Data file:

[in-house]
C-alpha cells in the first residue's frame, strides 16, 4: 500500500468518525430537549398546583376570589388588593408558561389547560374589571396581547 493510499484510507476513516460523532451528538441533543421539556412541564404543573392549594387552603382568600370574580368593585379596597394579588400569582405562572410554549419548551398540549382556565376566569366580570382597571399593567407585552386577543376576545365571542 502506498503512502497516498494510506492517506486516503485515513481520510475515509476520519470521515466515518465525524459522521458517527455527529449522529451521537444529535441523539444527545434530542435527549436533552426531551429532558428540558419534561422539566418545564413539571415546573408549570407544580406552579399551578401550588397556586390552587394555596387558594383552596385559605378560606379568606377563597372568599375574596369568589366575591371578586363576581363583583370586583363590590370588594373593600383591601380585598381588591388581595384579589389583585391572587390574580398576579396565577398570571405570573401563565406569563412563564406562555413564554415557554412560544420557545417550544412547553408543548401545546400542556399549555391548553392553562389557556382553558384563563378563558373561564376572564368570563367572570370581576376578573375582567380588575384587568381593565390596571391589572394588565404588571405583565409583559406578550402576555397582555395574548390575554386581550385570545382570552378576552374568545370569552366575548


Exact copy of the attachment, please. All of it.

[in-house]
C-alpha cells in the first residue's frame, strides 16, 4: 500500500468518525430537549398546583376570589388588593408558561389547560374589571396581547 493510499484510507476513516460523532451528538441533543421539556412541564404543573392549594387552603382568600370574580368593585379596597394579588400569582405562572410554549419548551398540549382556565376566569366580570382597571399593567407585552386577543376576545365571542 502506498503512502497516498494510506492517506486516503485515513481520510475515509476520519470521515466515518465525524459522521458517527455527529449522529451521537444529535441523539444527545434530542435527549436533552426531551429532558428540558419534561422539566418545564413539571415546573408549570407544580406552579399551578401550588397556586390552587394555596387558594383552596385559605378560606379568606377563597372568599375574596369568589366575591371578586363576581363583583370586583363590590370588594373593600383591601380585598381588591388581595384579589389583585391572587390574580398576579396565577398570571405570573401563565406569563412563564406562555413564554415557554412560544420557545417550544412547553408543548401545546400542556399549555391548553392553562389557556382553558384563563378563558373561564376572564368570563367572570370581576376578573375582567380588575384587568381593565390596571391589572394588565404588571405583565409583559406578550402576555397582555395574548390575554386581550385570545382570552378576552374568545370569552366575548